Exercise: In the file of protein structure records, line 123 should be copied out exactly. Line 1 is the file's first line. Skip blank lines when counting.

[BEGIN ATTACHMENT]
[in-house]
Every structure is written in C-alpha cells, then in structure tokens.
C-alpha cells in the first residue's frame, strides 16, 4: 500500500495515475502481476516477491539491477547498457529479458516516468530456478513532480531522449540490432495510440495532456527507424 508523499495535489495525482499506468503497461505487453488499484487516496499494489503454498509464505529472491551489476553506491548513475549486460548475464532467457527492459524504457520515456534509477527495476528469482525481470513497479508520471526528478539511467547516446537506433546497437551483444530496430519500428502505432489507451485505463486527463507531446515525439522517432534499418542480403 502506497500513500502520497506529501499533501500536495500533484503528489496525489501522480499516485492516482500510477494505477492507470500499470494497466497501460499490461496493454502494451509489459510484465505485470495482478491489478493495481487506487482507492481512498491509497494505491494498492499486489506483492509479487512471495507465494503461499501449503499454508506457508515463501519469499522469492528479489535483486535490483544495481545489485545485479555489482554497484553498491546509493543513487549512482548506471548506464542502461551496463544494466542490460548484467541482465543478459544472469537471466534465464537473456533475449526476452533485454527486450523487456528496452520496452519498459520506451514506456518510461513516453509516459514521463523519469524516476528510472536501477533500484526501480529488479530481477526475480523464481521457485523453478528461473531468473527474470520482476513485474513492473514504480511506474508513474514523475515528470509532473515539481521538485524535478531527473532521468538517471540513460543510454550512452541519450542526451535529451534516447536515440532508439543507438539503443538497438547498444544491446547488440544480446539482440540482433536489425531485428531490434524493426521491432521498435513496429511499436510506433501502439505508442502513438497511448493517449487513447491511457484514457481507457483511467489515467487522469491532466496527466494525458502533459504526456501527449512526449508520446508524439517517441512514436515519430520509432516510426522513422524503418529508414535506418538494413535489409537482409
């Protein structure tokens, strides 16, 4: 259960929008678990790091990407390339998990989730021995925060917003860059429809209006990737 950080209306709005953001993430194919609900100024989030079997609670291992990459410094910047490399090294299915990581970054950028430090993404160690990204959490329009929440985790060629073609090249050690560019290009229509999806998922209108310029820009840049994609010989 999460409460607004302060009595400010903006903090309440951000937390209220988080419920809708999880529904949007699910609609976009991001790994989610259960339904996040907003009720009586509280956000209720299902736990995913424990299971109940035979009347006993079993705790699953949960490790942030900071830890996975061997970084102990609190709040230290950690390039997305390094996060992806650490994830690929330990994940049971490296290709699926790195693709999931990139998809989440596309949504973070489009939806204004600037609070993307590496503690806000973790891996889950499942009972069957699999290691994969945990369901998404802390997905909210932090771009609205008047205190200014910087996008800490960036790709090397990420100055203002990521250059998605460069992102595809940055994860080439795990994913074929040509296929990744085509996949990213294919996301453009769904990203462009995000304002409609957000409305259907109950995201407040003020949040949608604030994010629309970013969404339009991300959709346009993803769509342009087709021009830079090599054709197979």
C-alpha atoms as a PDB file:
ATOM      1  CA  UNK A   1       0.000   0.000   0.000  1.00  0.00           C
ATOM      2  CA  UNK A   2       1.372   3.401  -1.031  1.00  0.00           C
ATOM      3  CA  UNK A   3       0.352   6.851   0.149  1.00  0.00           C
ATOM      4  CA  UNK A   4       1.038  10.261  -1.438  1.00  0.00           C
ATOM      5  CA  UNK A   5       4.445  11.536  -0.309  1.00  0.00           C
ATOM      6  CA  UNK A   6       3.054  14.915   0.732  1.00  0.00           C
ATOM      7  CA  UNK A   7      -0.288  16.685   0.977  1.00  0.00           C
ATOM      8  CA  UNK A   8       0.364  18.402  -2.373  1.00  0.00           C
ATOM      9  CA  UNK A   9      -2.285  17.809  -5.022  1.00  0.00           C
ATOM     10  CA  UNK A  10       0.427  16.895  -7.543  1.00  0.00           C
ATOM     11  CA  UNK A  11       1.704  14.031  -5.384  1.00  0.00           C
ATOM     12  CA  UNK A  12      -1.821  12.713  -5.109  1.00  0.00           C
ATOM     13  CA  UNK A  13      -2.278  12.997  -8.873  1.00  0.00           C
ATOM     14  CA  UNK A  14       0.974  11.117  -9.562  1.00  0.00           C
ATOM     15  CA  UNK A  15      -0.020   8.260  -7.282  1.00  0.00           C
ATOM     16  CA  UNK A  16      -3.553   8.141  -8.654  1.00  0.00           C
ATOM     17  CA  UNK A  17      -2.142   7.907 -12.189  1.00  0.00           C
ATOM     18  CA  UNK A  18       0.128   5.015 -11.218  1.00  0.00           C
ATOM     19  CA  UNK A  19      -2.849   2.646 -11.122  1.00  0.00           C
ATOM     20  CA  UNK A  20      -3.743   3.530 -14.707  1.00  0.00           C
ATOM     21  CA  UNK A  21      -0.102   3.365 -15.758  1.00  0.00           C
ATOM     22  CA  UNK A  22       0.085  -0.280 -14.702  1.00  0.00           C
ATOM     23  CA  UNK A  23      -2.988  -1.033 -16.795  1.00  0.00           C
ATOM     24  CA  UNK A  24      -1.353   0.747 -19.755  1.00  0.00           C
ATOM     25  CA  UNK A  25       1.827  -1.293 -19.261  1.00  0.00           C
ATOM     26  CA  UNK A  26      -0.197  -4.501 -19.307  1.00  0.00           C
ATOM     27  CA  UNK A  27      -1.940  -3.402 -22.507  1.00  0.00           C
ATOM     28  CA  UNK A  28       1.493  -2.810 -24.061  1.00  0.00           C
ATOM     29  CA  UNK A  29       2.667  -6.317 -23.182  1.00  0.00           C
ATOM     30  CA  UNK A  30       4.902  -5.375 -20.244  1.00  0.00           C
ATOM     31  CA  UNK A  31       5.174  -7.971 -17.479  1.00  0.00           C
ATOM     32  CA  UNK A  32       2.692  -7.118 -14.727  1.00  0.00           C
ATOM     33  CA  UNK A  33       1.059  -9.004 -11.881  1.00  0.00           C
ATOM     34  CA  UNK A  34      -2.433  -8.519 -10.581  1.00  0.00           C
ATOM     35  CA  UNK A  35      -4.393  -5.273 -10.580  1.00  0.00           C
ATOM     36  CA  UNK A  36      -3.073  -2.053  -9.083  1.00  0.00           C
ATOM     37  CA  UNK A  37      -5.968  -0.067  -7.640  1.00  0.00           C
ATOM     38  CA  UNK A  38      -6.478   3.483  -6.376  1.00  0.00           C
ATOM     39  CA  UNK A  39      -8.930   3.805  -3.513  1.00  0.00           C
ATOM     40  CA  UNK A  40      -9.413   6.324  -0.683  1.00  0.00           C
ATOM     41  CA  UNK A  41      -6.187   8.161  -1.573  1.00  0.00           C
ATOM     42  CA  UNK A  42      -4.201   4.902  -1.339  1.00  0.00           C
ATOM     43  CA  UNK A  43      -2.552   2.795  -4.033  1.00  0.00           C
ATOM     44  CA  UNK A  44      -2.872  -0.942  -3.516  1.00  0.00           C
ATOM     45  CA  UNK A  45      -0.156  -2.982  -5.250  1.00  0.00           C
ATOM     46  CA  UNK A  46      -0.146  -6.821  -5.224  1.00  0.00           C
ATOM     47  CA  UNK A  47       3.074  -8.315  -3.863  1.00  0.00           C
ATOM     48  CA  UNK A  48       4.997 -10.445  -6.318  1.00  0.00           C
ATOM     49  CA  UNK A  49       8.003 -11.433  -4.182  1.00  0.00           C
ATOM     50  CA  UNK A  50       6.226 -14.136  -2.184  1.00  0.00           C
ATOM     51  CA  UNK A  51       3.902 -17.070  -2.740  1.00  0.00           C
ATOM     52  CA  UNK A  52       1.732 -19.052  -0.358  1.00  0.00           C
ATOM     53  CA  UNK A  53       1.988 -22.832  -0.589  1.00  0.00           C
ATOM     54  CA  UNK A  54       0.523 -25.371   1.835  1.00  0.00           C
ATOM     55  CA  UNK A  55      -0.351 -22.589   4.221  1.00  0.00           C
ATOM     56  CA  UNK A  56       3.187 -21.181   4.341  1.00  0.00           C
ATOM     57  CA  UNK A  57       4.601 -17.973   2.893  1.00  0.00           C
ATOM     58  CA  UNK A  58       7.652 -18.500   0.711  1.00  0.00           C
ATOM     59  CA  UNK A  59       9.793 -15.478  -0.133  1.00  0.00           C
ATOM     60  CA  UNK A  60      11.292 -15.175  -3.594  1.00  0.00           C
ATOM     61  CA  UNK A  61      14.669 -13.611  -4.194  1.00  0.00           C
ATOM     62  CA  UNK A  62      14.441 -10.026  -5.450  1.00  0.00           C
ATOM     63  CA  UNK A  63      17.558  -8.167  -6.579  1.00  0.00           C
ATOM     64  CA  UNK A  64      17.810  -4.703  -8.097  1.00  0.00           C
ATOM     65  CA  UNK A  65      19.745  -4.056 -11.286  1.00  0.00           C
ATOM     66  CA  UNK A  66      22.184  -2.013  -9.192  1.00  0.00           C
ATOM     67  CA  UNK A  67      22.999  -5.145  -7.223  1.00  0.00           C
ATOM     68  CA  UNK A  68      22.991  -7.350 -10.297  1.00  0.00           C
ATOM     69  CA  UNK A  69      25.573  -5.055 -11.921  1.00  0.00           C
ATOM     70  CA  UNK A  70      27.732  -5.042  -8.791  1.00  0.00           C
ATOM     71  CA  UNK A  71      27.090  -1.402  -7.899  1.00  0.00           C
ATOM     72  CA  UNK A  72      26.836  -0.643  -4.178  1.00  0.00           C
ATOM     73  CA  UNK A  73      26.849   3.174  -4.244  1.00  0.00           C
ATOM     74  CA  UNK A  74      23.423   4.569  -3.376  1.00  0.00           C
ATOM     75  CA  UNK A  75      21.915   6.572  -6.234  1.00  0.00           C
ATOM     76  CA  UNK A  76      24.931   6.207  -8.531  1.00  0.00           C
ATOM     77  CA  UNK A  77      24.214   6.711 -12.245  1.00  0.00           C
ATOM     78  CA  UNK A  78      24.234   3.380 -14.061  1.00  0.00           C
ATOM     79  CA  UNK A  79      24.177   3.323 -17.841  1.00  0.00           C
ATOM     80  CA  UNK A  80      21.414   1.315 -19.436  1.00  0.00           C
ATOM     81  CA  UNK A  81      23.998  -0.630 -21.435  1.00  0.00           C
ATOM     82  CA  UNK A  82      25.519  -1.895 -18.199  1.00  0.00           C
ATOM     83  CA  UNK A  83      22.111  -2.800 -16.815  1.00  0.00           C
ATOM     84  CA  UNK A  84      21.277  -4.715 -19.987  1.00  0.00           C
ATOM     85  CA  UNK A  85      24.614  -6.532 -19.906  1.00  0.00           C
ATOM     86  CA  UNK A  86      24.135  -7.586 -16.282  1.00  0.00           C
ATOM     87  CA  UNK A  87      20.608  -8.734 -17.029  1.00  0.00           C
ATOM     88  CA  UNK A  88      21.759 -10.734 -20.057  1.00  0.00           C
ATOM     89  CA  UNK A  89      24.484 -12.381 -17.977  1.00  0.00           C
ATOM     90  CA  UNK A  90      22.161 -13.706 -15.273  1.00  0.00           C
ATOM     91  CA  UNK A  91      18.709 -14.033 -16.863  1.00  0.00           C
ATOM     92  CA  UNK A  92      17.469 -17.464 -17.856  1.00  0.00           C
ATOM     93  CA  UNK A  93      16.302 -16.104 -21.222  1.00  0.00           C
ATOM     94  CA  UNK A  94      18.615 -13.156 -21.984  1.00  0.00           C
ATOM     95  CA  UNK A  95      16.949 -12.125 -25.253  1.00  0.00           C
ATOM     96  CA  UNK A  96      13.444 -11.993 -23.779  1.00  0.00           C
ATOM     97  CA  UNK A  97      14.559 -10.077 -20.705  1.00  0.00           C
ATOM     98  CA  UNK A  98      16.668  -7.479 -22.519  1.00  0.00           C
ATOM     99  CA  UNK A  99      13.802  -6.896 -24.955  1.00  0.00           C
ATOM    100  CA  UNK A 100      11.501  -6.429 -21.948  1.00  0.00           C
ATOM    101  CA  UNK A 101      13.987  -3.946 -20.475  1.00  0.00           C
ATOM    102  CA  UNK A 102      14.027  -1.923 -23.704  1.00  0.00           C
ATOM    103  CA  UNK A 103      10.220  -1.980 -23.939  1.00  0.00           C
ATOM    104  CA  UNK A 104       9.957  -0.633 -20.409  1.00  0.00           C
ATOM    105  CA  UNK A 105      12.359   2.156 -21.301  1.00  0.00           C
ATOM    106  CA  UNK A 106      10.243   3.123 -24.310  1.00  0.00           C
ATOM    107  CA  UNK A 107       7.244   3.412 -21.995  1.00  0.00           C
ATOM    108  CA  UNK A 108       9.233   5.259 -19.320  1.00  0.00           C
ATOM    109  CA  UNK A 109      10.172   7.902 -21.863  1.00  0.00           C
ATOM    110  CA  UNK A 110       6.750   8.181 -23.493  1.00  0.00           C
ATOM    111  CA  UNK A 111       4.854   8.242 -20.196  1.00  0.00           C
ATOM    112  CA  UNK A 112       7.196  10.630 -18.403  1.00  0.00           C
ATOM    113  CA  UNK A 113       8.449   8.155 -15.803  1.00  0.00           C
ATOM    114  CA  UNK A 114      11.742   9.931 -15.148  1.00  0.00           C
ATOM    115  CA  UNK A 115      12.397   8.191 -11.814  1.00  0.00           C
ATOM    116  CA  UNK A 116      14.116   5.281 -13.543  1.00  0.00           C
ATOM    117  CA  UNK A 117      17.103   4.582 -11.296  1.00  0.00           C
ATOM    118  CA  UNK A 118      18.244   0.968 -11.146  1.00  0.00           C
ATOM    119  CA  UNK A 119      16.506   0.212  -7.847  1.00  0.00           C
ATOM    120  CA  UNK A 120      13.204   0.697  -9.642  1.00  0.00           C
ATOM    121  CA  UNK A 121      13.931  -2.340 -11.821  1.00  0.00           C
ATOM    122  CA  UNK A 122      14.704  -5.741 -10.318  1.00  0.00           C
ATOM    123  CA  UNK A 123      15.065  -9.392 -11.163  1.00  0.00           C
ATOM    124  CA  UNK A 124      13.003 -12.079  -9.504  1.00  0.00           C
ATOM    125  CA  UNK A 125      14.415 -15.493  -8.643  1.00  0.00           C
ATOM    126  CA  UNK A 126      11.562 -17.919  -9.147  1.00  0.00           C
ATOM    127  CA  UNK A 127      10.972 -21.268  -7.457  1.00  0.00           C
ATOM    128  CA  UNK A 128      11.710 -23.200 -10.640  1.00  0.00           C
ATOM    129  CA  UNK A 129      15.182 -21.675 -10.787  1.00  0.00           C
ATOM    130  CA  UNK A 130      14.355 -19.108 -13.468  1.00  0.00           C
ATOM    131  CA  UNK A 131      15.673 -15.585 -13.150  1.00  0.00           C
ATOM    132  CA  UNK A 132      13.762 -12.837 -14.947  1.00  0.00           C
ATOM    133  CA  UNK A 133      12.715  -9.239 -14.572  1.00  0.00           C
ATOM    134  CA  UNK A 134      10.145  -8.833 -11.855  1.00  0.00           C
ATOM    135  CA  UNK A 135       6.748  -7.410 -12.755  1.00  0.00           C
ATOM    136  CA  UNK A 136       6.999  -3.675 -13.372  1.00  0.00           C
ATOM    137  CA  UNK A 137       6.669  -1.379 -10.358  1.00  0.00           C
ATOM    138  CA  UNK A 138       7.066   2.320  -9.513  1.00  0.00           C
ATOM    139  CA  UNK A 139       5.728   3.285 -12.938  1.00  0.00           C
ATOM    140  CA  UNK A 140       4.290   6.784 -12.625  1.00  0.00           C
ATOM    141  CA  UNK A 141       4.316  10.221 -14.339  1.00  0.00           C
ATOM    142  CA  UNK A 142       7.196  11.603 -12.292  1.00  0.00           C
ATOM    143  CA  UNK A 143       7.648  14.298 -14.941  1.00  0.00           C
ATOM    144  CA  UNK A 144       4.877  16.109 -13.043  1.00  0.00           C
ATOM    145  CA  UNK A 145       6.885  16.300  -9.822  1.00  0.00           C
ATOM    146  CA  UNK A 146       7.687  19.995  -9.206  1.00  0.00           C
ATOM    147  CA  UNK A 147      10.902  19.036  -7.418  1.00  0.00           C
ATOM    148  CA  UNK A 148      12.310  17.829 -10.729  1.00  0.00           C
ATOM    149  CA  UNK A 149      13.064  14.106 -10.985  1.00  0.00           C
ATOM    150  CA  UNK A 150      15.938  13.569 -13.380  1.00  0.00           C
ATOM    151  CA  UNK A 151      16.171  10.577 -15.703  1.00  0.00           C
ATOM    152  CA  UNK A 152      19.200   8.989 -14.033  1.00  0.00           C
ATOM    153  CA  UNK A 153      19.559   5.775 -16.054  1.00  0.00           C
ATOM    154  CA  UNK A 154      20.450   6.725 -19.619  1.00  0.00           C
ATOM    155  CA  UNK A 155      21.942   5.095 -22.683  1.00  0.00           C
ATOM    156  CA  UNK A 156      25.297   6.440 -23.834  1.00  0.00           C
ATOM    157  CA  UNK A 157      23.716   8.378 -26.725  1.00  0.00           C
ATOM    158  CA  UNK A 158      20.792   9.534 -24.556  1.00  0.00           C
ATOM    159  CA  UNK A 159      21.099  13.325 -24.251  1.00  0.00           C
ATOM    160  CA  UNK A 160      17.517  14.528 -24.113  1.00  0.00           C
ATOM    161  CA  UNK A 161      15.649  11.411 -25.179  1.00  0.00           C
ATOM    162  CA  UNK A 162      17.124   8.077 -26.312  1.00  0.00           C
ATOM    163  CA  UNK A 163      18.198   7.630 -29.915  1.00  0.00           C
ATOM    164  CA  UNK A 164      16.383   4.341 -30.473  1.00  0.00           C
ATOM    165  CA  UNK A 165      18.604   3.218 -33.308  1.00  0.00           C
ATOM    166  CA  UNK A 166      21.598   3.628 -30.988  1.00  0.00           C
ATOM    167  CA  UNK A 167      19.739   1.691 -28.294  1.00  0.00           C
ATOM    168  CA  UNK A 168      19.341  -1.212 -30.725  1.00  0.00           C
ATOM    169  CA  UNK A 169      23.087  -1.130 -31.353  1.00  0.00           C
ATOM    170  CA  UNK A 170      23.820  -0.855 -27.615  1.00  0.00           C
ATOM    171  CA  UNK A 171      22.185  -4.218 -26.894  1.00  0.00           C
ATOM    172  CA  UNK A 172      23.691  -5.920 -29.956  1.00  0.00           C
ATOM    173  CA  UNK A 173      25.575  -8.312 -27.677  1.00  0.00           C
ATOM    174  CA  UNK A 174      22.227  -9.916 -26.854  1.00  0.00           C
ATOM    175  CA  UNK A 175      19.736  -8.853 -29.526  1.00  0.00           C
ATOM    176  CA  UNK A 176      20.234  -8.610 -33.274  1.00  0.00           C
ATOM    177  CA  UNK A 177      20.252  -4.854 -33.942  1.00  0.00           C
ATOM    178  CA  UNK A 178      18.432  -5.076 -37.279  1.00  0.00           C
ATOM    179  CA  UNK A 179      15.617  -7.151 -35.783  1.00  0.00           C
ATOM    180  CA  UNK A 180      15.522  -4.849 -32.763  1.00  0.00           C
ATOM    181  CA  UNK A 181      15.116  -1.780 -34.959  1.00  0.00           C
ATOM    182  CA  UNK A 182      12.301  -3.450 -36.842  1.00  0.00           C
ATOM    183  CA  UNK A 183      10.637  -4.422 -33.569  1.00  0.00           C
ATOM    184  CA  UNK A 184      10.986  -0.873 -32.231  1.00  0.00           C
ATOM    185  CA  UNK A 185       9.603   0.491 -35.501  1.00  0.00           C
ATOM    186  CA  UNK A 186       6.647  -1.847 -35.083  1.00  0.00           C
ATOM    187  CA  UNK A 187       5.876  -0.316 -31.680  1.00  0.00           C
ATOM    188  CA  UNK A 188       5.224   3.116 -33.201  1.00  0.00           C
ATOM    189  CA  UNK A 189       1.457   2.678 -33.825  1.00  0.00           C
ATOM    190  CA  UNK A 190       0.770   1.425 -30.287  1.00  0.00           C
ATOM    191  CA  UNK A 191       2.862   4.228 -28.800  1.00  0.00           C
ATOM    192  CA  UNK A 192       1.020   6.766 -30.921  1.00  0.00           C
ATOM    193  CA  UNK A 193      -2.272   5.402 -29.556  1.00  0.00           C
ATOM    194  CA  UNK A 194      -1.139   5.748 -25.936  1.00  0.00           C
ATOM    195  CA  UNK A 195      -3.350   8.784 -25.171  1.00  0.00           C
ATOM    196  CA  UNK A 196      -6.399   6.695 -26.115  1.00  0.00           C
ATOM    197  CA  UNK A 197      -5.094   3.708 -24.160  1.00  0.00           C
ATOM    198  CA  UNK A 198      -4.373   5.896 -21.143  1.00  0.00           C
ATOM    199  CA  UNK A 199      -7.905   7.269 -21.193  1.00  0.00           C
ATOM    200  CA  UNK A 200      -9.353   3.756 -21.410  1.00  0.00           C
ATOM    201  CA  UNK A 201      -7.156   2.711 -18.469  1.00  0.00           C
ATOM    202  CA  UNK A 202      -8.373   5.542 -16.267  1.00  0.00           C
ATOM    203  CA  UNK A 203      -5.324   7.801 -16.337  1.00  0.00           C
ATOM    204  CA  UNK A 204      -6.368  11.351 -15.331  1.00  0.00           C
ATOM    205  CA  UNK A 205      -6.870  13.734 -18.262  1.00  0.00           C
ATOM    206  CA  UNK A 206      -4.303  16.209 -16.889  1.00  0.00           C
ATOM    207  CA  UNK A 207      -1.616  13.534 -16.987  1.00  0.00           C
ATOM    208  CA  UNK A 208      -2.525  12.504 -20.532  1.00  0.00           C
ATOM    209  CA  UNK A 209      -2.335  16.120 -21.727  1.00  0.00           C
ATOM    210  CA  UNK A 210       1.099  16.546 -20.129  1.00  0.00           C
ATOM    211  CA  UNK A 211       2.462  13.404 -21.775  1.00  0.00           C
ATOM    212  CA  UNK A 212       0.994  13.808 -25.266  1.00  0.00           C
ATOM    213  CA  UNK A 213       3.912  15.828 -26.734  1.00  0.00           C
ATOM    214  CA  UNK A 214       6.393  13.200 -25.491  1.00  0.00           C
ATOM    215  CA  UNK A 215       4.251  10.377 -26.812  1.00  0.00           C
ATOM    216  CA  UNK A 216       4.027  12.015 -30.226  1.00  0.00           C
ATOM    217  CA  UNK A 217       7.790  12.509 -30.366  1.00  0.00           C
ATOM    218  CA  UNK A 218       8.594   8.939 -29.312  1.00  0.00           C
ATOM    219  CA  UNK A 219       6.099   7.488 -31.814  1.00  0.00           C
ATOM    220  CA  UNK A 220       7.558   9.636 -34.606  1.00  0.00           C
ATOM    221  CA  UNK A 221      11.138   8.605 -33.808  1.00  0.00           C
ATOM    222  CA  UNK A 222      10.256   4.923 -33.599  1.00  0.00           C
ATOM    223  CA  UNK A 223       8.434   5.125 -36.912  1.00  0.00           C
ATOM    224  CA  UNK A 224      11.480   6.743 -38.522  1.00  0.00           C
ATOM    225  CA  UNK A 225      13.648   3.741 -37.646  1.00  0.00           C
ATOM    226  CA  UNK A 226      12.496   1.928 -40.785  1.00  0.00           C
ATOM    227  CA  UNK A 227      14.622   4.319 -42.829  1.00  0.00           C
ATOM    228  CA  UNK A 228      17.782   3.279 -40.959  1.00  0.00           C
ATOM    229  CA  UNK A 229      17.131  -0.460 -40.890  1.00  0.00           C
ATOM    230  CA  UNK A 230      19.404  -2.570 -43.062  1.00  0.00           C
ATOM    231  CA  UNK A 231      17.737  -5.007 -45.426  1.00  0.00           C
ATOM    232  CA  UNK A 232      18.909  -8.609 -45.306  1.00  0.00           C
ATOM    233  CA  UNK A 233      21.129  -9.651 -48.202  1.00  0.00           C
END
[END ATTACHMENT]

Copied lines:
ATOM    118  CA  UNK A 118      18.244   0.968 -11.146  1.00  0.00           C